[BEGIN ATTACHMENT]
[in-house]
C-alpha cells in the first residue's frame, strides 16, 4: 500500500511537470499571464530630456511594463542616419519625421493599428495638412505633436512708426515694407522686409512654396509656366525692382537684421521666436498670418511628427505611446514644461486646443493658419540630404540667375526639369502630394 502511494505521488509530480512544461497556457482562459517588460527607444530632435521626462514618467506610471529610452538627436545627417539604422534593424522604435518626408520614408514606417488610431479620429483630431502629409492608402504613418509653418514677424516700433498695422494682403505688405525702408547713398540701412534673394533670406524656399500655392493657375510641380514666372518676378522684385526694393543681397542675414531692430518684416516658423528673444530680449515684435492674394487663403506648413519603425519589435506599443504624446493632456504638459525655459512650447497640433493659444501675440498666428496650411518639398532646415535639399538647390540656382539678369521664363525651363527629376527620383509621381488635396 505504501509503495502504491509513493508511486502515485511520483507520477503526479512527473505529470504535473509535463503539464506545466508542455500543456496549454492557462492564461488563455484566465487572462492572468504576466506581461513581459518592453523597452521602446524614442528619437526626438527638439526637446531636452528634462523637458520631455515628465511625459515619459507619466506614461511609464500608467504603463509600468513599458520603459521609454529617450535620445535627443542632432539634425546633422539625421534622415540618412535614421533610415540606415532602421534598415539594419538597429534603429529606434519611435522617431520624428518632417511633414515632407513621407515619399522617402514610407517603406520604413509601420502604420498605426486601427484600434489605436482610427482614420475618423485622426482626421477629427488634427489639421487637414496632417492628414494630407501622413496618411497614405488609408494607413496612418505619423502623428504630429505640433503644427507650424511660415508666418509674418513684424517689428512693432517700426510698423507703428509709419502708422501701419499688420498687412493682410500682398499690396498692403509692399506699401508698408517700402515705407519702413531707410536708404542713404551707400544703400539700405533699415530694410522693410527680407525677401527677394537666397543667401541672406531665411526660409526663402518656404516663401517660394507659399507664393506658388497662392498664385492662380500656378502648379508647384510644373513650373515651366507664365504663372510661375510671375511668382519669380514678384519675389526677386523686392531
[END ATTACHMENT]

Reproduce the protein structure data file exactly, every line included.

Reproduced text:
[in-house]
C-alpha cells in the first residue's frame, strides 16, 4: 500500500511537470499571464530630456511594463542616419519625421493599428495638412505633436512708426515694407522686409512654396509656366525692382537684421521666436498670418511628427505611446514644461486646443493658419540630404540667375526639369502630394 502511494505521488509530480512544461497556457482562459517588460527607444530632435521626462514618467506610471529610452538627436545627417539604422534593424522604435518626408520614408514606417488610431479620429483630431502629409492608402504613418509653418514677424516700433498695422494682403505688405525702408547713398540701412534673394533670406524656399500655392493657375510641380514666372518676378522684385526694393543681397542675414531692430518684416516658423528673444530680449515684435492674394487663403506648413519603425519589435506599443504624446493632456504638459525655459512650447497640433493659444501675440498666428496650411518639398532646415535639399538647390540656382539678369521664363525651363527629376527620383509621381488635396 505504501509503495502504491509513493508511486502515485511520483507520477503526479512527473505529470504535473509535463503539464506545466508542455500543456496549454492557462492564461488563455484566465487572462492572468504576466506581461513581459518592453523597452521602446524614442528619437526626438527638439526637446531636452528634462523637458520631455515628465511625459515619459507619466506614461511609464500608467504603463509600468513599458520603459521609454529617450535620445535627443542632432539634425546633422539625421534622415540618412535614421533610415540606415532602421534598415539594419538597429534603429529606434519611435522617431520624428518632417511633414515632407513621407515619399522617402514610407517603406520604413509601420502604420498605426486601427484600434489605436482610427482614420475618423485622426482626421477629427488634427489639421487637414496632417492628414494630407501622413496618411497614405488609408494607413496612418505619423502623428504630429505640433503644427507650424511660415508666418509674418513684424517689428512693432517700426510698423507703428509709419502708422501701419499688420498687412493682410500682398499690396498692403509692399506699401508698408517700402515705407519702413531707410536708404542713404551707400544703400539700405533699415530694410522693410527680407525677401527677394537666397543667401541672406531665411526660409526663402518656404516663401517660394507659399507664393506658388497662392498664385492662380500656378502648379508647384510644373513650373515651366507664365504663372510661375510671375511668382519669380514678384519675389526677386523686392531